market town of Ilkeston, Brimington, and Staveley, while at Derby a town club was in existence in 1850. From 1848 to 1859 William Clarke and his celebrated All-England Eleven made frequent visits, and played, as was their custom, against local Eighteens and Twenty-twos on Holmes's ground at Derby. According to Mr Arthur Haygarth's 'M.C.C. Cricket Scores and Biographies,' when the All-England Eleven played at Derby in August 1849 against Twenty of Derbyshire, the Twenty, gained a most decisive victory over the England team by an innings and 7 runs. The fixture was played for the benefit of Samuel Dakin, formerly of Leicestershire, and who was engaged as a professional at Chaddesden for the South Derbyshire Club. Dakin died at Cambridge in 1876 aged sixty-eight. In 1865 a new ground was opened on the race-course at Derby, and the initial match was between an eleven and twenty-two players of the district. In this fixture Dr William Grafton Curgenven made his debut in connection with Derbyshire cricket. Dr Curgenven came from an old Devonshire family, and was educated at Aldenham grammar-school in Hertfordshire. He played his first match at Lord's in 1864.
About this time Messrs Walter and Henry Boden, Mr E. M. Wass, Mr John Cartwright, and others, commenced to advocate the formation of a county club, but it was not until 1870 that the movement took permanent root. Mr Charles Box, in his 'English Game of Cricket,' mentions that on November 4, 1870, a meeting was held at the grand jury room, Derby, to consider the best means of establishing a cricket club that should represent the cricketing strength of the county. Mr Walter Boden, who had convened the meeting, moved, "That a cricket club be formed representing the whole strength of the county, to be called the Derbyshire County Club." In moving the resolution, Mr Boden mentioned that he was one of the oldest cricketers in the county. The Earl of Chesterfield was elected president, Mr G. H. Strutt of Belper vice-president, and Mr Walter Boden honorary secretary. Letters giving warm support to the movement were received from the Duke of Rutland, Lord Vernon, the Hon. W. M. Jervis, and Colonel Wilmot, M.P. (now Sir Henry Wilmot).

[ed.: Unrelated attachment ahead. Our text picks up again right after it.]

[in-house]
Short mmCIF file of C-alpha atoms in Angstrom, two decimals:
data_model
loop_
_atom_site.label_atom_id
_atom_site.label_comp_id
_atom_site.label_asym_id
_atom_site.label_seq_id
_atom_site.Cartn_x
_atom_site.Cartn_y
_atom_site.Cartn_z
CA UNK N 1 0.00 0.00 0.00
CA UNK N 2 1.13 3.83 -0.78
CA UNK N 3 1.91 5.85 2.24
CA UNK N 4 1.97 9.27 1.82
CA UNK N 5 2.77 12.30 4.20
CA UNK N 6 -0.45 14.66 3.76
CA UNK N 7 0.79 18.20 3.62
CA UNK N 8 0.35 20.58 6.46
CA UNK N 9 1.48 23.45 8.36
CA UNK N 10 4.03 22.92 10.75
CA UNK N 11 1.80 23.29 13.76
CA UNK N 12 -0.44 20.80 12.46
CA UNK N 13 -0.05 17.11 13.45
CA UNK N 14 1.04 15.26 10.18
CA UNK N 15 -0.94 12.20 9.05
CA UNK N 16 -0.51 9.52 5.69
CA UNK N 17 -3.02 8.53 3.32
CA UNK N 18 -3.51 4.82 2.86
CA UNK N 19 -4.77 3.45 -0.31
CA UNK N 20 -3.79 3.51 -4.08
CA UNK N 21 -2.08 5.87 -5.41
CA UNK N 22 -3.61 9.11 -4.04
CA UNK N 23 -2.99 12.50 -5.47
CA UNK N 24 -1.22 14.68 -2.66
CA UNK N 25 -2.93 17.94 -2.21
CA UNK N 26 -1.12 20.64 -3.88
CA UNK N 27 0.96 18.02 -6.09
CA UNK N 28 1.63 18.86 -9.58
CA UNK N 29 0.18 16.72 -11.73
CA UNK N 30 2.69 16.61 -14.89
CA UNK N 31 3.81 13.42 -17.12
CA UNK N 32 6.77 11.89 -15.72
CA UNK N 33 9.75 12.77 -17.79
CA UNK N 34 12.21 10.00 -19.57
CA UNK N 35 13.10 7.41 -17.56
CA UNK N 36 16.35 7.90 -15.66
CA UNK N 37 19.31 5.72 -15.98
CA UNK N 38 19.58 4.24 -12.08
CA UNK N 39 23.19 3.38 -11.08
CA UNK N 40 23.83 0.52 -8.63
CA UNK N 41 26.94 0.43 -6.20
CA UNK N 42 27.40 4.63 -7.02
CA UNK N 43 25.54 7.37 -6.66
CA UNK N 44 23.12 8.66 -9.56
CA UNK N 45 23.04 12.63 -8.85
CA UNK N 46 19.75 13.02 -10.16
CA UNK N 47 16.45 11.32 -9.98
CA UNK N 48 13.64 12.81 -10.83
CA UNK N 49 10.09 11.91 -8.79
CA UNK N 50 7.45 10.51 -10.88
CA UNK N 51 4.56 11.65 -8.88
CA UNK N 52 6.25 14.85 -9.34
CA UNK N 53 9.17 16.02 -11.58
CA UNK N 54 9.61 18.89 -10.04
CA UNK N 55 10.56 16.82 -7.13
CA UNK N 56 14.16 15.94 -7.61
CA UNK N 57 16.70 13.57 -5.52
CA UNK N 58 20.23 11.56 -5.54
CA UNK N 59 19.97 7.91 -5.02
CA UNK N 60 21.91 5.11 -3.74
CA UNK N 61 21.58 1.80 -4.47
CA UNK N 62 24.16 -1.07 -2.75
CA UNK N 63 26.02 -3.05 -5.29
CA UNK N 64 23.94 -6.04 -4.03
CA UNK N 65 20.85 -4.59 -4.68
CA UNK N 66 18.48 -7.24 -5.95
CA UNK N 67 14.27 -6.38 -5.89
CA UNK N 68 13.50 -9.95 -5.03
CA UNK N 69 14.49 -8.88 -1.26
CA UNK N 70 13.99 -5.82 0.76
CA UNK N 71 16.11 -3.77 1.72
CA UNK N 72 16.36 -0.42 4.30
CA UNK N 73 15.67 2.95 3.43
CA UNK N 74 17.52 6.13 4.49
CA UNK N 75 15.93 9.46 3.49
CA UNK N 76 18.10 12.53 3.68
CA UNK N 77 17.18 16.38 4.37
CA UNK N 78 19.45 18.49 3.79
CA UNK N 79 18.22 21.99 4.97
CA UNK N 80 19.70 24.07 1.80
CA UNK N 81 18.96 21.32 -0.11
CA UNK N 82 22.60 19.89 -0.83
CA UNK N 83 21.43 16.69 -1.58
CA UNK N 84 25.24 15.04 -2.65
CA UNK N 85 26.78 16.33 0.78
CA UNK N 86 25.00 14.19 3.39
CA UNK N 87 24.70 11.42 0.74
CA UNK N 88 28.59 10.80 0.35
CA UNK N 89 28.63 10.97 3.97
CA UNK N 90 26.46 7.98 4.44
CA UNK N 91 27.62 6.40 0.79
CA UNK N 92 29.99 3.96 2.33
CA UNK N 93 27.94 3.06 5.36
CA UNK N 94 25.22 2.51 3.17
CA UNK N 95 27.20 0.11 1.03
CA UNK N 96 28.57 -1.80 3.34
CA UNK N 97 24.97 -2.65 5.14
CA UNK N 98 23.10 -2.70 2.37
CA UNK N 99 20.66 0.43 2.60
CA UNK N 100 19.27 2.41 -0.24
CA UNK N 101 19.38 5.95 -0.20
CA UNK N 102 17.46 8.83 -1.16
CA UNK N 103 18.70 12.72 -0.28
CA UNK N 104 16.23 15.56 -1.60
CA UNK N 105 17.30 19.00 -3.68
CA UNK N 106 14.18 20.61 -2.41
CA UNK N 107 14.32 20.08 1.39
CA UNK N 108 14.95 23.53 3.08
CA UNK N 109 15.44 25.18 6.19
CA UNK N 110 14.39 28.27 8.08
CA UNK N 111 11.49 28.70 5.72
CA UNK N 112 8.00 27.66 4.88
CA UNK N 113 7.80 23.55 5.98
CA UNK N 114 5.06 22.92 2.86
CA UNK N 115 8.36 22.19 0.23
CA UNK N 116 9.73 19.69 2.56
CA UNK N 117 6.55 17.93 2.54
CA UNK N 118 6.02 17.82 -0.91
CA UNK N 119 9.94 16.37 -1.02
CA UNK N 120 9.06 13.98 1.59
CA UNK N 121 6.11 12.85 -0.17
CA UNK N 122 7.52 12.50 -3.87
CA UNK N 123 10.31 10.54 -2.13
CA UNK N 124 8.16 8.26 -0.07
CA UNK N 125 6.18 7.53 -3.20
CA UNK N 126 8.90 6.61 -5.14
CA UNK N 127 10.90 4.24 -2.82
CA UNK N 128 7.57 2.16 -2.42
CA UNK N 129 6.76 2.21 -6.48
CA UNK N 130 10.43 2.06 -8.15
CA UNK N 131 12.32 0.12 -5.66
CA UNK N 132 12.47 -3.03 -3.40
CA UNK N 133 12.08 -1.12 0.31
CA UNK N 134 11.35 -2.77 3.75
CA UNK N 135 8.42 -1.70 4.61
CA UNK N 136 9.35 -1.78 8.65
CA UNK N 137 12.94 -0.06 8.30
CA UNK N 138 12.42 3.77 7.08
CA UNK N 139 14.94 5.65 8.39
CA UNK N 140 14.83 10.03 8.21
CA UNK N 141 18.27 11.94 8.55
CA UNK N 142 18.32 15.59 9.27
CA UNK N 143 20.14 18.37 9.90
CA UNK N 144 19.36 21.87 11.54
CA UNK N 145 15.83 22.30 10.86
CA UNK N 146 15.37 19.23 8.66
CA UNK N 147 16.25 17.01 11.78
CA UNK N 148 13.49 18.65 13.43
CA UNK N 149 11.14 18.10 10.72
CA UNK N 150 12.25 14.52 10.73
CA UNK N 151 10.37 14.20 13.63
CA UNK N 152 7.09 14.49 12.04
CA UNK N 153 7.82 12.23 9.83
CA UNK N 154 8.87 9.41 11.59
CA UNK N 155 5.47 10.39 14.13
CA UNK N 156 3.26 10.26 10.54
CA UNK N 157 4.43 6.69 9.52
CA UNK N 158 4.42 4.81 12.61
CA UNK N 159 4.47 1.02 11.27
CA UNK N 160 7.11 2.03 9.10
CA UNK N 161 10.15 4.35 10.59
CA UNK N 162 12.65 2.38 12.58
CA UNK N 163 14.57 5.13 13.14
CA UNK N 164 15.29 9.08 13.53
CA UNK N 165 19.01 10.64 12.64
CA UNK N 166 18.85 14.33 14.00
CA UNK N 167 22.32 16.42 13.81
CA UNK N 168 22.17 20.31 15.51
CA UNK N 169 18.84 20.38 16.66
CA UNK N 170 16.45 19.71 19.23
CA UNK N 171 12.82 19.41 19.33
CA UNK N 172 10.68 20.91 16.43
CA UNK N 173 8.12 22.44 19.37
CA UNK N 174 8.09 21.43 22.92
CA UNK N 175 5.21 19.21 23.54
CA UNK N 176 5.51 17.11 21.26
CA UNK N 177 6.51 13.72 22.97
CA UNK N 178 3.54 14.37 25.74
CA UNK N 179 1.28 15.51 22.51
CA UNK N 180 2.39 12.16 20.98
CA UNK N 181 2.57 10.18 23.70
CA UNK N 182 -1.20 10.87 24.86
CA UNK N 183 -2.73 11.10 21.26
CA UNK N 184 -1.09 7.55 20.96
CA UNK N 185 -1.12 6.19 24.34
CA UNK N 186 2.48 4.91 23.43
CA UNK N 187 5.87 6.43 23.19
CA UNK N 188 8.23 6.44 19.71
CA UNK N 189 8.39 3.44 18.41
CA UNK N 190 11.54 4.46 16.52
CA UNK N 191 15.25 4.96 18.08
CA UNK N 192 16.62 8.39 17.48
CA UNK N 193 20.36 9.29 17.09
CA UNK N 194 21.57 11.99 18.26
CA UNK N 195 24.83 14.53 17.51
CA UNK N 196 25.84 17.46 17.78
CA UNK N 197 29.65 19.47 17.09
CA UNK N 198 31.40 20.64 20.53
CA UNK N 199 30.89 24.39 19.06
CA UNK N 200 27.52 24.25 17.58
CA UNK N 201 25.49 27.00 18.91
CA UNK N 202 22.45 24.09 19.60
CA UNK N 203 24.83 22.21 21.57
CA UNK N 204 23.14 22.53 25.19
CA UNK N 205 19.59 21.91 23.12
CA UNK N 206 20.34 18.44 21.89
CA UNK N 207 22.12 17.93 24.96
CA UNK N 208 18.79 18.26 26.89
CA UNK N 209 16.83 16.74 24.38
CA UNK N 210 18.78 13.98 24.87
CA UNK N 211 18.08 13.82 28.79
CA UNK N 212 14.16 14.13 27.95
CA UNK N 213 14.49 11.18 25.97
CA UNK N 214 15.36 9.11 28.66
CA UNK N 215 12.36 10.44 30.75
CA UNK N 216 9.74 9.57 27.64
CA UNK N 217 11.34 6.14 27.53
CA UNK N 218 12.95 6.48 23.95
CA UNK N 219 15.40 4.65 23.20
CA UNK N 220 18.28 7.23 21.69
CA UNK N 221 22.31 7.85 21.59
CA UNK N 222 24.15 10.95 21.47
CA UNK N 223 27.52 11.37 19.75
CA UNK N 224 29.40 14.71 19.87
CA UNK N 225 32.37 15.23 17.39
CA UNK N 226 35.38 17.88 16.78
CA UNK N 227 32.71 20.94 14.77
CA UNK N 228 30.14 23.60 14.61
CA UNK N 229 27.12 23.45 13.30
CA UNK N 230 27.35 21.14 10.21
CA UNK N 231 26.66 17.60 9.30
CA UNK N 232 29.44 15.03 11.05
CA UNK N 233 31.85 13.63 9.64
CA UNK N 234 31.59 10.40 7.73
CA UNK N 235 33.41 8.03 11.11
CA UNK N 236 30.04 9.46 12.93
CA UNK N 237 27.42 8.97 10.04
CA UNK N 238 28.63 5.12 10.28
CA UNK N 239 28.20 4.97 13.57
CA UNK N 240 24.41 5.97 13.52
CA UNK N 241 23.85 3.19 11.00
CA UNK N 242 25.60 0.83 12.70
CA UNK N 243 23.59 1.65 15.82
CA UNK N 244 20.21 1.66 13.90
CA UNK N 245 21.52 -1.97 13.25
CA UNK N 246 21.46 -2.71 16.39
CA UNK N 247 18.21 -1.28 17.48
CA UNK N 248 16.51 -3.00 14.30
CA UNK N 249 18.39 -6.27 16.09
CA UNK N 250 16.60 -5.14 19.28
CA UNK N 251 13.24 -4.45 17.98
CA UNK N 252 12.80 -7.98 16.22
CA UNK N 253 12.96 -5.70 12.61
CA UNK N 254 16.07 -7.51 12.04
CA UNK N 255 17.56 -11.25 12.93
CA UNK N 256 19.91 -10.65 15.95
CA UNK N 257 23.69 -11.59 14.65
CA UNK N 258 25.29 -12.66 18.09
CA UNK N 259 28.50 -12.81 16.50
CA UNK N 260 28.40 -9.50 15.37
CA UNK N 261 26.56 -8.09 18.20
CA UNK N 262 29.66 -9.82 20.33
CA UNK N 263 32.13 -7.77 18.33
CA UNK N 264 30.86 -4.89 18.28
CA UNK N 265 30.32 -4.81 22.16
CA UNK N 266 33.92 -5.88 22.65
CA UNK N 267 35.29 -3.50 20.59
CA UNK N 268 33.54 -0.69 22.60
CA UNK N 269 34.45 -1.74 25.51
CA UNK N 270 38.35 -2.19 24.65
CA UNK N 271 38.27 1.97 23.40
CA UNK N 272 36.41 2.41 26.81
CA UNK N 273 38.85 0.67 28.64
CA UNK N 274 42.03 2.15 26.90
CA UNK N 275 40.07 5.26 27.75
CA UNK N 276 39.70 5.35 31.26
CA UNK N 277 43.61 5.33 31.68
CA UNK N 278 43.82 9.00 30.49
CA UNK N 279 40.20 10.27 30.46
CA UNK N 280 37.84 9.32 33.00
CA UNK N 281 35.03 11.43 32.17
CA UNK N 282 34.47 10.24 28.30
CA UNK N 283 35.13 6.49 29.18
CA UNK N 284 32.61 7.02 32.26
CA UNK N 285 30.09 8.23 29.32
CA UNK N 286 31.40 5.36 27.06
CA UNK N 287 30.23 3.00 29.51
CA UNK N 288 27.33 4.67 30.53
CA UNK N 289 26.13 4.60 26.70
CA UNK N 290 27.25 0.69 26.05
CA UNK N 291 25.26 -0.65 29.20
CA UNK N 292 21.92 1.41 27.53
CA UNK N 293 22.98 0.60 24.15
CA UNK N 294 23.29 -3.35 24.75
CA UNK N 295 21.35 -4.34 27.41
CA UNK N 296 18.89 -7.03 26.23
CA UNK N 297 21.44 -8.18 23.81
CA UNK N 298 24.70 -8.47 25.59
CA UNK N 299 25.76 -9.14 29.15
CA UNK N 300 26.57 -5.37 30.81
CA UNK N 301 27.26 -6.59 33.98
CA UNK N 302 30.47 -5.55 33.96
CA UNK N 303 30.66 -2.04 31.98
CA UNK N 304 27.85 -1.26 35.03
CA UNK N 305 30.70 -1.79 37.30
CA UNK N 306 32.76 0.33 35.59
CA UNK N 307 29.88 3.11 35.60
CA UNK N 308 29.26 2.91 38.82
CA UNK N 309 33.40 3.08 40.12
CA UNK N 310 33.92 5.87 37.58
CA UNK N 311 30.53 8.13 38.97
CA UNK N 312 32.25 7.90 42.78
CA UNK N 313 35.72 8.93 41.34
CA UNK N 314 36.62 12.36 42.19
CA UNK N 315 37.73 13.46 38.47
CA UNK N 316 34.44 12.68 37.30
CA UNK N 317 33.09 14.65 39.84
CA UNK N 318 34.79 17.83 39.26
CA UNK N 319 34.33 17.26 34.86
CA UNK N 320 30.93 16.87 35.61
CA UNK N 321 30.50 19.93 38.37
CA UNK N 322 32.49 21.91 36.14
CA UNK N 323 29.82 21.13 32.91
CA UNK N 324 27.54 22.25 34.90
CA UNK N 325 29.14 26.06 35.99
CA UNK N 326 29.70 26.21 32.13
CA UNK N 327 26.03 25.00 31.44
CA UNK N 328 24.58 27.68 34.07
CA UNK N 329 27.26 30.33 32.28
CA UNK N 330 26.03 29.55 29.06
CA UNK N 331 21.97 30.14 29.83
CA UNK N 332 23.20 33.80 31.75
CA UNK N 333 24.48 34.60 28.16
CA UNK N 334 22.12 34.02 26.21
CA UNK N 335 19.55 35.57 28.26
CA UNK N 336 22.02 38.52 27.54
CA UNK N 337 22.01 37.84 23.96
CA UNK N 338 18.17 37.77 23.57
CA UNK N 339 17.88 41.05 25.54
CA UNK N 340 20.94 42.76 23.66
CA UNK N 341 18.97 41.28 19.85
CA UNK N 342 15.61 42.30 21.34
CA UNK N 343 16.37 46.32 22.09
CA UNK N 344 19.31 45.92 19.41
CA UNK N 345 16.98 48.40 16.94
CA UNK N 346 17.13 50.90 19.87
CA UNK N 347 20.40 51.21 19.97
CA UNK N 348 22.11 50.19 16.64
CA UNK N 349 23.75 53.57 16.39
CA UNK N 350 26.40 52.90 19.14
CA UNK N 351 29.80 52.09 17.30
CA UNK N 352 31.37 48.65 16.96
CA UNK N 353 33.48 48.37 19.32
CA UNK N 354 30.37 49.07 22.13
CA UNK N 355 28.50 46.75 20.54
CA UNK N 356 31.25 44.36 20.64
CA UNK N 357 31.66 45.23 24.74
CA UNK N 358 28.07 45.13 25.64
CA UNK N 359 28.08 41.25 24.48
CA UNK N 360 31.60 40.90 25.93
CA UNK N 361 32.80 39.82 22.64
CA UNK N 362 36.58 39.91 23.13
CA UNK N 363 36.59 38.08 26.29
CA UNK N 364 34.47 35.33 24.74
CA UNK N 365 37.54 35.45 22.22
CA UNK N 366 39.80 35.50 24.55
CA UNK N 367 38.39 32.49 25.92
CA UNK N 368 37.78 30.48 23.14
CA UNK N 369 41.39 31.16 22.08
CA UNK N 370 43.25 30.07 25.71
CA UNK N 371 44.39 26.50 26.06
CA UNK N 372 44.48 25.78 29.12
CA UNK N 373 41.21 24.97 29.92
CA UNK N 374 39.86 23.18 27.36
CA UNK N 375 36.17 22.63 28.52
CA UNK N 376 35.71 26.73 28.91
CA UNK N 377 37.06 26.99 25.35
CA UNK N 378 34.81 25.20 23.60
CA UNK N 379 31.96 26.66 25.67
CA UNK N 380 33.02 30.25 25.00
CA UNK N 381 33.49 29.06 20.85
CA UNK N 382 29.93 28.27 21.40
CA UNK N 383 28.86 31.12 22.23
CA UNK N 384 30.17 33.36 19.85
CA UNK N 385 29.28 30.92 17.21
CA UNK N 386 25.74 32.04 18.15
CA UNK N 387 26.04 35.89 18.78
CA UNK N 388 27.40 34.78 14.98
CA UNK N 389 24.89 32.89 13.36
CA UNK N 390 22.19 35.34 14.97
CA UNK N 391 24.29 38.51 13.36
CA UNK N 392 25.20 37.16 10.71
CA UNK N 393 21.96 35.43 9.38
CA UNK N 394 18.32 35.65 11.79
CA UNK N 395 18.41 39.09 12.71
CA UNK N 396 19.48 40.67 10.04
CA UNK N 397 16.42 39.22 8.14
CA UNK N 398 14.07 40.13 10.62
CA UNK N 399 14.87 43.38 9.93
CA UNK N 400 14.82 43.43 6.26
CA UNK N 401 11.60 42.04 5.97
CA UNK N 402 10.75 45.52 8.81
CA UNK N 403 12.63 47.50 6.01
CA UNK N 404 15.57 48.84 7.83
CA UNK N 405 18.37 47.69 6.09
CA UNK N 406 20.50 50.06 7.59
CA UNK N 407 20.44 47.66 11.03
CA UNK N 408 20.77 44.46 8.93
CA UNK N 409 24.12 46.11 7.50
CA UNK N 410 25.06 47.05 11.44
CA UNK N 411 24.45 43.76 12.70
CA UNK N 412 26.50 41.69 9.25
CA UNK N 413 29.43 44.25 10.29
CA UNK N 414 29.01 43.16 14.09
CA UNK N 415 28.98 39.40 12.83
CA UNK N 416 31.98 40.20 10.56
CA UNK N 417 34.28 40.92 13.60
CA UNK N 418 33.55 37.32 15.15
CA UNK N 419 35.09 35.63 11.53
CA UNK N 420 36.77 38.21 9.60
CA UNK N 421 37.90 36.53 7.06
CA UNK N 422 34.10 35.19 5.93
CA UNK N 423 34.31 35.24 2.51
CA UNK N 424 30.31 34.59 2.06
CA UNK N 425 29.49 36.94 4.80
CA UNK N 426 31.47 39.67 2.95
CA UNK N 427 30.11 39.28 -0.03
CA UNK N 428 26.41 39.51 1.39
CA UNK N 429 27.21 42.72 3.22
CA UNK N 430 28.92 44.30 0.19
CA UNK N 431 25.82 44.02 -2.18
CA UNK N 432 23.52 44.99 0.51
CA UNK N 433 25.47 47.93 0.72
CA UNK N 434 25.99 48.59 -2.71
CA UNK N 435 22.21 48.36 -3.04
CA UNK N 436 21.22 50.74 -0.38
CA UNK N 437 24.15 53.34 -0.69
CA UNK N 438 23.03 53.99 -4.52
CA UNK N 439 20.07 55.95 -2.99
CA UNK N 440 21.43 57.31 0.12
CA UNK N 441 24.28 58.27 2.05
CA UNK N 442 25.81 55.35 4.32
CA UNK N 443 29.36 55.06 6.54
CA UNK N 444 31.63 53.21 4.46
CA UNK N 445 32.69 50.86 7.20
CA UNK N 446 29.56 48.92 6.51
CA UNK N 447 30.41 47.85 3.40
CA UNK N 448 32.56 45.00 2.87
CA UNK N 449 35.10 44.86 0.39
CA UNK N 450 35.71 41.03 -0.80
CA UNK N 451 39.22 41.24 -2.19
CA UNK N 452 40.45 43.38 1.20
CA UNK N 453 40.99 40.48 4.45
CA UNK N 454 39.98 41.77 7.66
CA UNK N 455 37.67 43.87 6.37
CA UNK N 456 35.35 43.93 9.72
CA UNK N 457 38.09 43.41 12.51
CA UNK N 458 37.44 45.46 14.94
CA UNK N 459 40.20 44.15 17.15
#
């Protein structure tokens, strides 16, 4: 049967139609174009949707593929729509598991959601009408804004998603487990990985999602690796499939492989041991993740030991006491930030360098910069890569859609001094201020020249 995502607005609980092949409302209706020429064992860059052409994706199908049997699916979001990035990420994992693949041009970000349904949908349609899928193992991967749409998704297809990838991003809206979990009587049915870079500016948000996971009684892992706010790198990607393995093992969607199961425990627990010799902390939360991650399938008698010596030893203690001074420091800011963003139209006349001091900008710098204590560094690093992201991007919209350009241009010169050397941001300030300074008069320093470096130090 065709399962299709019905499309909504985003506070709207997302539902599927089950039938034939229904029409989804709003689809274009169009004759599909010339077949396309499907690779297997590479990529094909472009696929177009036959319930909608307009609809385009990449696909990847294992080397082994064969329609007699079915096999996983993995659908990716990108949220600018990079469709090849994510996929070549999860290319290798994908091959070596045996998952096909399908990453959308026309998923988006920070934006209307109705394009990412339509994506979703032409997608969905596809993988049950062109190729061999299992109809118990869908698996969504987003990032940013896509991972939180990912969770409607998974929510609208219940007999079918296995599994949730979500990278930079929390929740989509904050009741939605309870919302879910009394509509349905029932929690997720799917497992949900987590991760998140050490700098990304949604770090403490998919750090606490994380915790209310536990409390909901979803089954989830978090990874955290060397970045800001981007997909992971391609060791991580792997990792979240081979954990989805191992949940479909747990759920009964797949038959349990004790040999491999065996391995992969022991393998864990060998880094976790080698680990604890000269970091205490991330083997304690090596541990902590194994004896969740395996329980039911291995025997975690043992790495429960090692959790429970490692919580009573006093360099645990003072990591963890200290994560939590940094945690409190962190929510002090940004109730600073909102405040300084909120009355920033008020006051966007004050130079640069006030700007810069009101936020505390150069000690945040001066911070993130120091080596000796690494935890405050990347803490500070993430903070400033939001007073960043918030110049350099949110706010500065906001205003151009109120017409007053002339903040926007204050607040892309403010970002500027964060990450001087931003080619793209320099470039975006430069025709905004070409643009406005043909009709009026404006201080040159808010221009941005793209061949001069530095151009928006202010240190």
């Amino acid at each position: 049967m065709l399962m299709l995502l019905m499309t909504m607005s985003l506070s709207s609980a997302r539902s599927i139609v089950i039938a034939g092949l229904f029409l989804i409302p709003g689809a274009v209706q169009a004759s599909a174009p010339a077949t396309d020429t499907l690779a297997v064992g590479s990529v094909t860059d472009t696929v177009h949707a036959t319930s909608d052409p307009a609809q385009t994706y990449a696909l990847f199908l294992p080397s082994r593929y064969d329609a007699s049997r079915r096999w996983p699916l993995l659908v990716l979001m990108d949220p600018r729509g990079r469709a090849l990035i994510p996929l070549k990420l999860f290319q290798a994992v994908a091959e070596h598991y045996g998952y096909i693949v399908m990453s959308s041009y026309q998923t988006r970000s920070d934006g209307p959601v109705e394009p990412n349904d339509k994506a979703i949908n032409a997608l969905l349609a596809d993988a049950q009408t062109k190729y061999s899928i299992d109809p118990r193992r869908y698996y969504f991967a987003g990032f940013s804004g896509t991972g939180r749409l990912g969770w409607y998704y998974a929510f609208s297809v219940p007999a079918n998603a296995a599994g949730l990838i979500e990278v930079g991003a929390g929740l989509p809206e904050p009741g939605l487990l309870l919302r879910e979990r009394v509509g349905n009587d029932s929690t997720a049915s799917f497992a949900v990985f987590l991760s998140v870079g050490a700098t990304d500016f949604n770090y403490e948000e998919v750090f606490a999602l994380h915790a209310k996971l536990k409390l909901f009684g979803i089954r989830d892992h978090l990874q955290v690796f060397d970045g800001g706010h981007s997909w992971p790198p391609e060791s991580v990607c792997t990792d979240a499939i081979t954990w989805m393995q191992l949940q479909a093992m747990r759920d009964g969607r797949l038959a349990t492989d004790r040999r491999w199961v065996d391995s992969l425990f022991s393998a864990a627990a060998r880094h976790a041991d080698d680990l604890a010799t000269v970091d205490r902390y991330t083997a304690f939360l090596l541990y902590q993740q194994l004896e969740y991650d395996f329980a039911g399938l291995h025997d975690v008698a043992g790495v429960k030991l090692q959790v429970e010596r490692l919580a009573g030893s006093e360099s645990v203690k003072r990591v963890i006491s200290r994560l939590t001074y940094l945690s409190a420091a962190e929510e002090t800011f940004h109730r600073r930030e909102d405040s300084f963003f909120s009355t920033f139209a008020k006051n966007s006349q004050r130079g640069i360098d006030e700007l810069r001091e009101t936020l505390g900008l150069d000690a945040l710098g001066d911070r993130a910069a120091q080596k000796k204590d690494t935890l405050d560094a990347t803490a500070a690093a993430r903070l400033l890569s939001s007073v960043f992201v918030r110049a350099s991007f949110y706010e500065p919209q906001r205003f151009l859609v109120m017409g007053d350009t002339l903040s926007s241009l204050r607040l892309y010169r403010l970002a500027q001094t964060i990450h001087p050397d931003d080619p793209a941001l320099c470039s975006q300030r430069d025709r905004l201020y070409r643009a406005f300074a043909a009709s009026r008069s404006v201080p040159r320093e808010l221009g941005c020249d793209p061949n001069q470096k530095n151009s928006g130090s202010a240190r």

The first county match took place at Old Trafford in May 1871, the Lancashire team being actually dismissed for 25 in the first innings, mainly owing to the splendid trundling of Gregory and Hickton, Gregory dismissing six of the Lancashire players for but 9 runs. Derbyshire won their first county match by an innings and 11 runs.